#ProjectHappy: How Being Mindful Can Bust A Bad Mood
Mindfulness can beat a bad mood and make a good one even better. Here's how to do it.
Always dashing about from place to place, texting with one hand, hailing a cab with another, and all while thinking about that looming deadline at work? Yep, these days we’re super busy, and thanks to our cray lives, we often forget to keep our emotions in check. That means we either don’t fully appreciate all of the feel-goods when we’re happy, or we let our emotions spiral when we’re in a rage. So what’s the solution? The answer, says cognitive psychotherapist Martha Ryan, is to become more mindful. But, um, what does that mean?
“Being mindful simply means to notice and observe the self,” explain Martha. “It’s about allowing yourself to just be.” That means no judging or moaning, but simply looking at what you’re feeling and deciding whether you want to improve on it. Basically, if you’re feeling hella cranky, it’s about taking a second to recognise your foul mood and decide whether you want to shift gears and snap out of it.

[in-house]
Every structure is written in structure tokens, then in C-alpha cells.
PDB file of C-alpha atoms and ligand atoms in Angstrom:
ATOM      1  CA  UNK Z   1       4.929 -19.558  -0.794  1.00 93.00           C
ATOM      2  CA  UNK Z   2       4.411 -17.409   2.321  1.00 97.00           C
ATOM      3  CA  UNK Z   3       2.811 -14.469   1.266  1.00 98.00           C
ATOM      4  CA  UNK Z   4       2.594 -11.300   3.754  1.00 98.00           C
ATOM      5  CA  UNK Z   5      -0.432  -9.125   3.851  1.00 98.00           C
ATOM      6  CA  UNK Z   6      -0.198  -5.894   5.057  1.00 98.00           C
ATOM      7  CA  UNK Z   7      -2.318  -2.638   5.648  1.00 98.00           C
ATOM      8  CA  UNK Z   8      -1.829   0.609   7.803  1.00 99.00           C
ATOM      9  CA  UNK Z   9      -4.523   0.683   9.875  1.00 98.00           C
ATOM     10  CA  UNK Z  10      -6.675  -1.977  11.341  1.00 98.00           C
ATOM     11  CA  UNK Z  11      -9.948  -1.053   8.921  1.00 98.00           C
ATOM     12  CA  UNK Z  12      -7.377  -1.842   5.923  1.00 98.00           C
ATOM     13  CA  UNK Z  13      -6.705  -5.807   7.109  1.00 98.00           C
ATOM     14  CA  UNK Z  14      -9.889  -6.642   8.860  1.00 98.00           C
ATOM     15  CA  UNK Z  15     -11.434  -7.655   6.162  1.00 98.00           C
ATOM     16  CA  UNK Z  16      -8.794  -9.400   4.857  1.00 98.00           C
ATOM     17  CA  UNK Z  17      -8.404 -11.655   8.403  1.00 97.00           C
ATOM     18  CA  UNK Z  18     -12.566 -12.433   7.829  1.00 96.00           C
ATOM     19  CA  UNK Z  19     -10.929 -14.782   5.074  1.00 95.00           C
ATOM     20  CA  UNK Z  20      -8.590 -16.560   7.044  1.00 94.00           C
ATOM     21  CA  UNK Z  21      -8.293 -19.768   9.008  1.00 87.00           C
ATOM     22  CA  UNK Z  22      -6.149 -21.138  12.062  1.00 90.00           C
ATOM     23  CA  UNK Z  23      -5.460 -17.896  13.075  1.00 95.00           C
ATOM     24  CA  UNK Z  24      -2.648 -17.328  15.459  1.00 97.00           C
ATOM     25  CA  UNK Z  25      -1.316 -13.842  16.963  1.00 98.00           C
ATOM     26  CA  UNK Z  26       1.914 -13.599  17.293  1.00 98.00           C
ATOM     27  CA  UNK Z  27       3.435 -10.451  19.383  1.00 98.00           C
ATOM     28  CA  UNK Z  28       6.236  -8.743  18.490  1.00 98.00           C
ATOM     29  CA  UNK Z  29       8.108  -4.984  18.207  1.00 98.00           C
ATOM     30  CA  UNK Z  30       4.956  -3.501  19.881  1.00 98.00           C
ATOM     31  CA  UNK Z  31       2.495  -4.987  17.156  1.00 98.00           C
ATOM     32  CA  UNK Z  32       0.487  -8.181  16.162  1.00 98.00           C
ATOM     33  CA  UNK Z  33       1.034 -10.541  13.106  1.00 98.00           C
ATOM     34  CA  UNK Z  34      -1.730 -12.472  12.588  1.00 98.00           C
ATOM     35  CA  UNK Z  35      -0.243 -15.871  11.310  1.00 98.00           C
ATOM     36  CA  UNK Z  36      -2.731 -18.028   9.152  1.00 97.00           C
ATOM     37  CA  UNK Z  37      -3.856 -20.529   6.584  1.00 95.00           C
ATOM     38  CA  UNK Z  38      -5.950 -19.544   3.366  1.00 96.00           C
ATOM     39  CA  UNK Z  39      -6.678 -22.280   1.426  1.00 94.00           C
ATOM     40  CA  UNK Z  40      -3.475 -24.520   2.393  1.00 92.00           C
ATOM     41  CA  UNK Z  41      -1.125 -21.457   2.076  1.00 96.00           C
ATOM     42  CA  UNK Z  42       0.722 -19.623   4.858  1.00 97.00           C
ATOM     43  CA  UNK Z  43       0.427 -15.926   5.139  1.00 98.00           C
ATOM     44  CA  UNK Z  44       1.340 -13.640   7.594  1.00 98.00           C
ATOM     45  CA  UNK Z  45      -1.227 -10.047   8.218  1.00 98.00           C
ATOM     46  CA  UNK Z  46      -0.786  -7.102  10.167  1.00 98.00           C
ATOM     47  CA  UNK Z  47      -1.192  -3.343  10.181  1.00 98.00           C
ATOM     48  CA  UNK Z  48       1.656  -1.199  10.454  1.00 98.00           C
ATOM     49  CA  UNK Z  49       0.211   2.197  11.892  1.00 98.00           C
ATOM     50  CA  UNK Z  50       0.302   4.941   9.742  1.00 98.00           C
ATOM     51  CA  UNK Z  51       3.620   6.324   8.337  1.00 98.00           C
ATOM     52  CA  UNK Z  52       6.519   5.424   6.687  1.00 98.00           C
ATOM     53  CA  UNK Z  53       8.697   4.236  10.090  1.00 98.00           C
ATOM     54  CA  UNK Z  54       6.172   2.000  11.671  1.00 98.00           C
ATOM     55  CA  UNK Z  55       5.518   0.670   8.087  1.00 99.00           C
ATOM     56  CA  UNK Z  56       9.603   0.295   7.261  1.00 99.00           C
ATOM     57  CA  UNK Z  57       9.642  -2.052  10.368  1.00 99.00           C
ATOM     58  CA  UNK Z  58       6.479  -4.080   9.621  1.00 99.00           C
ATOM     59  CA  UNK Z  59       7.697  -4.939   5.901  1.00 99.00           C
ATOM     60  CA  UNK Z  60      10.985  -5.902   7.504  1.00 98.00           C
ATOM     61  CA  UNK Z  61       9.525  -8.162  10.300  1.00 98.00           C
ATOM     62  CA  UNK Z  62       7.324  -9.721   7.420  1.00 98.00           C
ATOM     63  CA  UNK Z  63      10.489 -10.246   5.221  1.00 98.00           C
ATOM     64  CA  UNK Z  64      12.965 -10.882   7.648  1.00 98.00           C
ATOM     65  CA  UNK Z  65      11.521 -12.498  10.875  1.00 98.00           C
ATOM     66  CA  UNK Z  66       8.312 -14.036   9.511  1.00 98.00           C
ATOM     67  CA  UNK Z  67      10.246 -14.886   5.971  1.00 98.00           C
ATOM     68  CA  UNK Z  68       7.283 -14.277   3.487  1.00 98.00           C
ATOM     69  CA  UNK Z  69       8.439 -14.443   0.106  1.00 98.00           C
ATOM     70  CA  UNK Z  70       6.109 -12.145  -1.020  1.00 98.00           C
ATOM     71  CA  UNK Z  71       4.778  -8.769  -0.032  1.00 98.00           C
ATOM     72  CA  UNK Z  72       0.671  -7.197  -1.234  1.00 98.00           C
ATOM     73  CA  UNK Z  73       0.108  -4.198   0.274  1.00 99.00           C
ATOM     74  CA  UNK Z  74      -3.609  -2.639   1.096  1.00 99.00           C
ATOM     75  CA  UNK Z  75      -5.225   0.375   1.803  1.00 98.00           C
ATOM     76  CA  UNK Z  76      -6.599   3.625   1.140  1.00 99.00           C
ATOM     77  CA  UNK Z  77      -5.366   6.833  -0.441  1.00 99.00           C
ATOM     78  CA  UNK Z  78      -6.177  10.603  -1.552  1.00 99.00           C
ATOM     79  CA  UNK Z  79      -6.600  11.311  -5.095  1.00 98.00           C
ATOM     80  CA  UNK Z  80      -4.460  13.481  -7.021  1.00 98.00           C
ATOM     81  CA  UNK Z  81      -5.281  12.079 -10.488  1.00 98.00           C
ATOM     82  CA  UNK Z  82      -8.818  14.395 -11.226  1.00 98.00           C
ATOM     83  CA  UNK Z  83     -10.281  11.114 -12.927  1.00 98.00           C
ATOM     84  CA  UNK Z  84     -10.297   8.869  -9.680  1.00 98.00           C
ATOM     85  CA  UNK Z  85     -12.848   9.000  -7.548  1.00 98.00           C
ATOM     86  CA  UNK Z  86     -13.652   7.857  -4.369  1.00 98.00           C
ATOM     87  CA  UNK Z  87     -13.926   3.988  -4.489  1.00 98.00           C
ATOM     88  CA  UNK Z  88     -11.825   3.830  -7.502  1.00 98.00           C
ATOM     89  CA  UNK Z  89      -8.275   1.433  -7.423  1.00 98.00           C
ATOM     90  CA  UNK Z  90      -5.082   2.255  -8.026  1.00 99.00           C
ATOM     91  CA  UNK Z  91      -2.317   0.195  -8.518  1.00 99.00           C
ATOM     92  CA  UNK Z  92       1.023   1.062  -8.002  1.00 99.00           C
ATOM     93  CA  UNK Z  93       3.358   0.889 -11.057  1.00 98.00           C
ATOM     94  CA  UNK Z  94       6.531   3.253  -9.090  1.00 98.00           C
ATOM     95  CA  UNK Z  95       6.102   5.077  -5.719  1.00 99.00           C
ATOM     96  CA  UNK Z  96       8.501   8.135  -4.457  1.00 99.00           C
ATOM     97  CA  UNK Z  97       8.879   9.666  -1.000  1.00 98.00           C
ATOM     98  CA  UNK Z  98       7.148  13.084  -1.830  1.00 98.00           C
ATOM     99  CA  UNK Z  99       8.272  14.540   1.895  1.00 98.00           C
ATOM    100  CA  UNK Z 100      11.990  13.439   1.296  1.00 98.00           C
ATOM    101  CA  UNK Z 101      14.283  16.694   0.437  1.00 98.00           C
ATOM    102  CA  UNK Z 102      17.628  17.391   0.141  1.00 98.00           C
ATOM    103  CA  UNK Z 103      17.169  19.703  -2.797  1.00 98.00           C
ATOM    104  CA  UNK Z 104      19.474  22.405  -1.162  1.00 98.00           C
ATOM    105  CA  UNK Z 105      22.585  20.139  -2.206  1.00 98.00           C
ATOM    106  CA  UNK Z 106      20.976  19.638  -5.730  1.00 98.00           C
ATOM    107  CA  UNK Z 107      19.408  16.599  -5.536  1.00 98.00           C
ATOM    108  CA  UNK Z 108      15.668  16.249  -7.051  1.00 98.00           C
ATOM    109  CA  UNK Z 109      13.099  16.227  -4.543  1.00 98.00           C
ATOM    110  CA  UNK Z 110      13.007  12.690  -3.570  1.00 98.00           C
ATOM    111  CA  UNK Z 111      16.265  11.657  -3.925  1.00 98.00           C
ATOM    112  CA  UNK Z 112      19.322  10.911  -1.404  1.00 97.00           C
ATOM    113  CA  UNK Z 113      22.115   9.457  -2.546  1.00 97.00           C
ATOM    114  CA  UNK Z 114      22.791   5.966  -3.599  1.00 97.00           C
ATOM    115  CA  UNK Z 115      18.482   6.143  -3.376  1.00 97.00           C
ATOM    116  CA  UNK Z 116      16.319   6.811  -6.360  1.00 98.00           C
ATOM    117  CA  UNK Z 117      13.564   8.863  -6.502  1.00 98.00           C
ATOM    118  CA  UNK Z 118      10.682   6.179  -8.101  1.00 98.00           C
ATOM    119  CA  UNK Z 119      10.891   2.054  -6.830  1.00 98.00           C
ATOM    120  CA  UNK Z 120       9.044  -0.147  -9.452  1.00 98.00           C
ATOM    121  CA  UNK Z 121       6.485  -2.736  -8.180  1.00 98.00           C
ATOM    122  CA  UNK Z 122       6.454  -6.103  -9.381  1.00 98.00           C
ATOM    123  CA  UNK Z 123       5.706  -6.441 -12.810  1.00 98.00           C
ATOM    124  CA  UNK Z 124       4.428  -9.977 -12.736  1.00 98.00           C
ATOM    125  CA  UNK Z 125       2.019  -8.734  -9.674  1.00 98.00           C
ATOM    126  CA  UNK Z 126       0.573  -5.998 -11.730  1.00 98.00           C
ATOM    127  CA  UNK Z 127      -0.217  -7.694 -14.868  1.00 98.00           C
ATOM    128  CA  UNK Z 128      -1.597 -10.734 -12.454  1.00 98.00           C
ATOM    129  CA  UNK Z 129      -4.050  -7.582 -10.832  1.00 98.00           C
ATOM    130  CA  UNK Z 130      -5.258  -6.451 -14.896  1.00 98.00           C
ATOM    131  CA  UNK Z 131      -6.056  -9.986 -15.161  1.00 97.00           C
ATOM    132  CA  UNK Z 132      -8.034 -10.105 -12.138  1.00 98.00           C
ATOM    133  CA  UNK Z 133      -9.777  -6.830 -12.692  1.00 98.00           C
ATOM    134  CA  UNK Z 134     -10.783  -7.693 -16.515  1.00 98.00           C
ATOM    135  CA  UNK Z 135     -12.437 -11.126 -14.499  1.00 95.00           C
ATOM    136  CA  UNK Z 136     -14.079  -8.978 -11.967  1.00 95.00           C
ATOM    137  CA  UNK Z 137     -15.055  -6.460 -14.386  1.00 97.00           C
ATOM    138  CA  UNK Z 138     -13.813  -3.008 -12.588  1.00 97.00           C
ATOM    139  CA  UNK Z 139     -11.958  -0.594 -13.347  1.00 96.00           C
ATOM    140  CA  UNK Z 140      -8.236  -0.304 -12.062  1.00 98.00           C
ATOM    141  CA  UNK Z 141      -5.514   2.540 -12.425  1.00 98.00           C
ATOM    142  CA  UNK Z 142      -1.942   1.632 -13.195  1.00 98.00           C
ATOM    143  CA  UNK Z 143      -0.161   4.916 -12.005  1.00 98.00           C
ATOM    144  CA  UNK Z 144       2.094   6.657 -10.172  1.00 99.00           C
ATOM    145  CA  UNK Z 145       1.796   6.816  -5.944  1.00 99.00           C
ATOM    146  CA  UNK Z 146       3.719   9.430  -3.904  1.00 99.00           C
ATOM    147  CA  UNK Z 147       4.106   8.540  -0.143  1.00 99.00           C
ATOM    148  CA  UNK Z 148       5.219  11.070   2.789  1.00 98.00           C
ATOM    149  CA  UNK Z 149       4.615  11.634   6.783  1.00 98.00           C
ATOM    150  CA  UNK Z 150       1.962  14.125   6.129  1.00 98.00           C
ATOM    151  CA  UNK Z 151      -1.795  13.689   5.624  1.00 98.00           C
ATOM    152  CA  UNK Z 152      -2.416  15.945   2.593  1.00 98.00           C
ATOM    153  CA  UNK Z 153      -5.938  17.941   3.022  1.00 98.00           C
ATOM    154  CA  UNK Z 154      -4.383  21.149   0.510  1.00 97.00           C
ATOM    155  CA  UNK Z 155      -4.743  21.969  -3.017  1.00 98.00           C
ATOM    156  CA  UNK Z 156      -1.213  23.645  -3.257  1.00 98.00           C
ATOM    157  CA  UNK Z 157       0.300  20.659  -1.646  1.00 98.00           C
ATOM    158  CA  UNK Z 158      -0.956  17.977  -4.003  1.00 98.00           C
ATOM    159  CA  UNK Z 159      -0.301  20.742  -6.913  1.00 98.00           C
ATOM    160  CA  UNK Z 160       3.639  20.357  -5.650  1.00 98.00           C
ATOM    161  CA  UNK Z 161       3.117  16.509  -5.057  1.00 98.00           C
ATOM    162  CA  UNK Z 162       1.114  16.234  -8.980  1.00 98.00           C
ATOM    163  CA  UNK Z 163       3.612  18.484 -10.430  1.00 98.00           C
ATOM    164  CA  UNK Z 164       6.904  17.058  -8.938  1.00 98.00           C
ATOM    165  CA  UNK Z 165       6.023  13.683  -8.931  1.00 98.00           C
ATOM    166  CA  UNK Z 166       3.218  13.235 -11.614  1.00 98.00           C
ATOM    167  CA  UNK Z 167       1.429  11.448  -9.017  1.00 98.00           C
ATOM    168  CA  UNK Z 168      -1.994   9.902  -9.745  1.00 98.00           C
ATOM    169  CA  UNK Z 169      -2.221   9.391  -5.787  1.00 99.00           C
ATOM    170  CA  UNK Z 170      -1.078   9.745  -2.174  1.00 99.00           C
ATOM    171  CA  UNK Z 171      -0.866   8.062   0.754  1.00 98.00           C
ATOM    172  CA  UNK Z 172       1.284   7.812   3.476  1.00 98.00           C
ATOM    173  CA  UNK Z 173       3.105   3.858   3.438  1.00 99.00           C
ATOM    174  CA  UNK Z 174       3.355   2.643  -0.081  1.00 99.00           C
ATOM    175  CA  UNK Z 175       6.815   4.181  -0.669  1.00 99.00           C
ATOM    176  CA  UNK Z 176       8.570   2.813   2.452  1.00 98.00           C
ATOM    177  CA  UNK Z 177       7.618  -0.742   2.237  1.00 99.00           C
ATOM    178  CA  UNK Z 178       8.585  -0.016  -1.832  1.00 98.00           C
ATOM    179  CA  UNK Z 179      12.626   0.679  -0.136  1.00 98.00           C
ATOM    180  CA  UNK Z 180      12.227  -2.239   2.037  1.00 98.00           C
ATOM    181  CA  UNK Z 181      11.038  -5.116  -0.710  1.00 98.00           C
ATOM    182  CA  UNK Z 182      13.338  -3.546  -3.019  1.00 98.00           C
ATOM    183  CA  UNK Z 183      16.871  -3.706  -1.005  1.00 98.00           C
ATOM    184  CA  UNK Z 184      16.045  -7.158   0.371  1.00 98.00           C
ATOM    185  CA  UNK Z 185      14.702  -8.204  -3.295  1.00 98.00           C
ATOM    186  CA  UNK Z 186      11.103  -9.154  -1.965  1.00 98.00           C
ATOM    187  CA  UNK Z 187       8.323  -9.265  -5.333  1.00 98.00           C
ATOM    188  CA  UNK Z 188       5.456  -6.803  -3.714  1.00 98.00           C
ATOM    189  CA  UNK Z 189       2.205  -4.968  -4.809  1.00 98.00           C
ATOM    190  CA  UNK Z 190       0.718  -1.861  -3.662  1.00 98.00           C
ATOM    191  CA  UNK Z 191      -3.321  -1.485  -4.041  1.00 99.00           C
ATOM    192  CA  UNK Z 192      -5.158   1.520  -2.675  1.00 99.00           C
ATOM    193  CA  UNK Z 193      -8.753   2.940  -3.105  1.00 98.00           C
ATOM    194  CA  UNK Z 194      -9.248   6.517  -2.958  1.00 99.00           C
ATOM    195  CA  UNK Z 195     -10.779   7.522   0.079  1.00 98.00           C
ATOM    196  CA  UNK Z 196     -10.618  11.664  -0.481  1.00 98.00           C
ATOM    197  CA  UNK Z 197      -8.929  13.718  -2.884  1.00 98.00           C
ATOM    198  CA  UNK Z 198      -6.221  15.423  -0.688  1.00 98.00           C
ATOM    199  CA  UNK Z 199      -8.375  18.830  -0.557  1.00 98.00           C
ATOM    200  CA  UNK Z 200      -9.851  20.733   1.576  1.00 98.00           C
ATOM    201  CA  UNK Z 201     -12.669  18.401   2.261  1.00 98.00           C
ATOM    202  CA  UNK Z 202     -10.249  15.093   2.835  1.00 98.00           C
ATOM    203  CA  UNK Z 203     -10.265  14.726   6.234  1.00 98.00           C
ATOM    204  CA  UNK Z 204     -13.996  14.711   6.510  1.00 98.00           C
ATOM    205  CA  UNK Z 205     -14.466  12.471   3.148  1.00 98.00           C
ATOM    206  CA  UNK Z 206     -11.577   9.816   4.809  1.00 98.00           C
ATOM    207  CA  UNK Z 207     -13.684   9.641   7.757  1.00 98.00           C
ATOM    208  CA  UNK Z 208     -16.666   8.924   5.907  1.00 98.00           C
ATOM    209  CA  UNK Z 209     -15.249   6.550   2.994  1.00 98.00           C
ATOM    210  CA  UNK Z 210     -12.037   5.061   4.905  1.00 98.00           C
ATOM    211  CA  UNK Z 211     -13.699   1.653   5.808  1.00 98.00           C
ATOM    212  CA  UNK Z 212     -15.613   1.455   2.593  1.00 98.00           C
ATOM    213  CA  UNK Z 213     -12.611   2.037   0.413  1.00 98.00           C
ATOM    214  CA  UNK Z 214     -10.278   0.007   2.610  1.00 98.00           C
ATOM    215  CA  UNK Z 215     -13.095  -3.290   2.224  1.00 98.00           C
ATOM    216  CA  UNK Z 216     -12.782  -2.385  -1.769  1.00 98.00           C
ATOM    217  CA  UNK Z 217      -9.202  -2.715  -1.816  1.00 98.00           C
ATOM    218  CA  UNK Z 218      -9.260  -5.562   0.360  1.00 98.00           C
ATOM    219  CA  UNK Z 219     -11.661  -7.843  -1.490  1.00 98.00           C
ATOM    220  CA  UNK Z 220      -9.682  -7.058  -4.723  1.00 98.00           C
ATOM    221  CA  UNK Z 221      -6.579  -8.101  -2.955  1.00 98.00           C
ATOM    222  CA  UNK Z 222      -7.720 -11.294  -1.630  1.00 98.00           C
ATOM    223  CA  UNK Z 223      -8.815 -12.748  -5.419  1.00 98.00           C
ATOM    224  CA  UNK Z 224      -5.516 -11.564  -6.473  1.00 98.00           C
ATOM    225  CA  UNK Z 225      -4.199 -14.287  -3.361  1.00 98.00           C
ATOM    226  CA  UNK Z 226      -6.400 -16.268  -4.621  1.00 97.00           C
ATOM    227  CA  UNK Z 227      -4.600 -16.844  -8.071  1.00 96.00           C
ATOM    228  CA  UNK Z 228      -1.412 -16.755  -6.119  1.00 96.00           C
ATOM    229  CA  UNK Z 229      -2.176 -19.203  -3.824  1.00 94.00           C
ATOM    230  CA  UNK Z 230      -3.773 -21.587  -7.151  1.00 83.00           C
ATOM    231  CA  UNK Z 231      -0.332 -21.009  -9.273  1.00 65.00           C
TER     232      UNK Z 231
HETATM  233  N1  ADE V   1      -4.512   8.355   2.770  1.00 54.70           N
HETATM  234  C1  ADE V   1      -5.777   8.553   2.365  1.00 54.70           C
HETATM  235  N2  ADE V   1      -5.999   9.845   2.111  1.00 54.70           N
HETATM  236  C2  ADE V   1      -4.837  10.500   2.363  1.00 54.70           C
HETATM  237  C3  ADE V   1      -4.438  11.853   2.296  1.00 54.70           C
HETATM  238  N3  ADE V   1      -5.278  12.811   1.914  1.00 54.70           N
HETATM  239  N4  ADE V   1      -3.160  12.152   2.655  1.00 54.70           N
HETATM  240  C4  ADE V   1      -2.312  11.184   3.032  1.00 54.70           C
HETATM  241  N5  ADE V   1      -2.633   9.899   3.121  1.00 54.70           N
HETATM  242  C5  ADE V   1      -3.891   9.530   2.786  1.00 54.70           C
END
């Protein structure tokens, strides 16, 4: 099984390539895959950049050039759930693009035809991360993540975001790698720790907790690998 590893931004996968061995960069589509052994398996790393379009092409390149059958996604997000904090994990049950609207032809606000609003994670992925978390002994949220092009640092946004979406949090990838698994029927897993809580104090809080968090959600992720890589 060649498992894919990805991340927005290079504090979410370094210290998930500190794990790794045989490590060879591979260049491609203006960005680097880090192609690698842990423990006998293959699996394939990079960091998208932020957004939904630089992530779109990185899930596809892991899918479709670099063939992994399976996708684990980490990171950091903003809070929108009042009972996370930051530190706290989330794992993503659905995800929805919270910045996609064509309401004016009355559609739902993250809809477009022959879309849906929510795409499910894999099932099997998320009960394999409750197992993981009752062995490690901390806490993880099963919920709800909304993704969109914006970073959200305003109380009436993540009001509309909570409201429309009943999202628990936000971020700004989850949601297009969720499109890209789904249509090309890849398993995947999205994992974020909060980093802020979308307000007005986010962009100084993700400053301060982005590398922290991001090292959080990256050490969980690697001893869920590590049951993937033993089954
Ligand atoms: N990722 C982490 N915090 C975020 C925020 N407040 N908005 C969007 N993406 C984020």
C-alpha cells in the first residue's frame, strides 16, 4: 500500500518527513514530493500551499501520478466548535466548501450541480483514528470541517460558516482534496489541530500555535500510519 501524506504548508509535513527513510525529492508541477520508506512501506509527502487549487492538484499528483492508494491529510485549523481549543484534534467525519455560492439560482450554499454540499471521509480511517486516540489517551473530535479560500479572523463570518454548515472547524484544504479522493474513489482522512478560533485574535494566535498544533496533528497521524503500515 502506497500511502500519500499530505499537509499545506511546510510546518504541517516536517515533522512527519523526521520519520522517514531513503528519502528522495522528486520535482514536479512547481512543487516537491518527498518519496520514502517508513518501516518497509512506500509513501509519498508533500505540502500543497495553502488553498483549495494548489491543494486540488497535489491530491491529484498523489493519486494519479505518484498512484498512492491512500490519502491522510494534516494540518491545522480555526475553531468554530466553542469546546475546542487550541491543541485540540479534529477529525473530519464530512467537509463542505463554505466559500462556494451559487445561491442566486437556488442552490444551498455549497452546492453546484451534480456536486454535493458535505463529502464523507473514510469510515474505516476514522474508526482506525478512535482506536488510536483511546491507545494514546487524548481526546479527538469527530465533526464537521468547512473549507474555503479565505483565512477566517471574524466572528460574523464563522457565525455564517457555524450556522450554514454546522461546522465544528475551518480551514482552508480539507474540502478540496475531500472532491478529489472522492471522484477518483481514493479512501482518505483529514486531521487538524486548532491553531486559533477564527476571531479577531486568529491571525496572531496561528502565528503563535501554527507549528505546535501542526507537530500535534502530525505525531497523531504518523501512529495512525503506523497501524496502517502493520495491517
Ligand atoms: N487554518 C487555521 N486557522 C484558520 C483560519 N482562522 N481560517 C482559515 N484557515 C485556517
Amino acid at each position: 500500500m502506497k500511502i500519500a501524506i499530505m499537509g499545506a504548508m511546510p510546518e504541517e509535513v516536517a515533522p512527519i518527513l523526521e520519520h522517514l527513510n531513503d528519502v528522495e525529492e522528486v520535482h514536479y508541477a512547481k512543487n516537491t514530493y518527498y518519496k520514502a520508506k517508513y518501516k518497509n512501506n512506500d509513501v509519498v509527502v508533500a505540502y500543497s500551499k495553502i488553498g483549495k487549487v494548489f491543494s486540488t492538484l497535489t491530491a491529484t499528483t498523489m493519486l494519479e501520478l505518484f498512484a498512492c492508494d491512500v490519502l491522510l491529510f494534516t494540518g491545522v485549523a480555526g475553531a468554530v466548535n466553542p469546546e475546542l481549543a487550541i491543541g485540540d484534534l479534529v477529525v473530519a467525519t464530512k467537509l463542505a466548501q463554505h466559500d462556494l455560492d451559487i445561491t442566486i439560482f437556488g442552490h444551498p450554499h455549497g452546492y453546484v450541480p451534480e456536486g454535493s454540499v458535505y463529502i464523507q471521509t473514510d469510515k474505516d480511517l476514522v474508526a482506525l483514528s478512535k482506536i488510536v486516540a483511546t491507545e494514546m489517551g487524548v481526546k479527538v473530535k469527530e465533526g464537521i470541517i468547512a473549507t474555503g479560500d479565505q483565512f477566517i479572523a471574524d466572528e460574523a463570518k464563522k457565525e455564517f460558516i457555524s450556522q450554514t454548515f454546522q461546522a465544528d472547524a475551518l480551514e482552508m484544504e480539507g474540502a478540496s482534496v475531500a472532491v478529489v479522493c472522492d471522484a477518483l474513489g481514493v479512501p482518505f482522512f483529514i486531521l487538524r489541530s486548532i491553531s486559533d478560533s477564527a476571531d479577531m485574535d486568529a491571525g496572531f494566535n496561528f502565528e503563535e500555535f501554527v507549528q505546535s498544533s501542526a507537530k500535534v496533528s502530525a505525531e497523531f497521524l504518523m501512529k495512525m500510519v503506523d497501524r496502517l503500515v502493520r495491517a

By simply acknowledging how you feel you’re allowing yourself the choice to respond to it anyway you want.
Fancy being more mindful and improving your mood? Martha recommends following three simple steps that take under three minutes to practise. The first is to actually ask yourself what you’re feeling. The second step is to acknowledge the answer. So, are you happy, sad, agitated? The third and final step is to “accept your answer in a non-attached way,” says Martha. In other words, don’t berate yourself for being in a bad mood. “By simply acknowledging how you feel you’re allowing yourself the choice to respond to it anyway you want,” she explains.
Do it daily
To really get into the swing of being mindful, Martha recommends making it a daily practice. “After a while you’ll notice when your body feels pleasant or unpleasant,” she explains. “This is magical because once you’re aware you can choose how you’d like to be and what would be helpful for you in the here and now. It’s not about policing yourself or judging yourself. It’s simply noticing and deciding if you wish to continue as you are or not.”
Pic credit: Psychology Today
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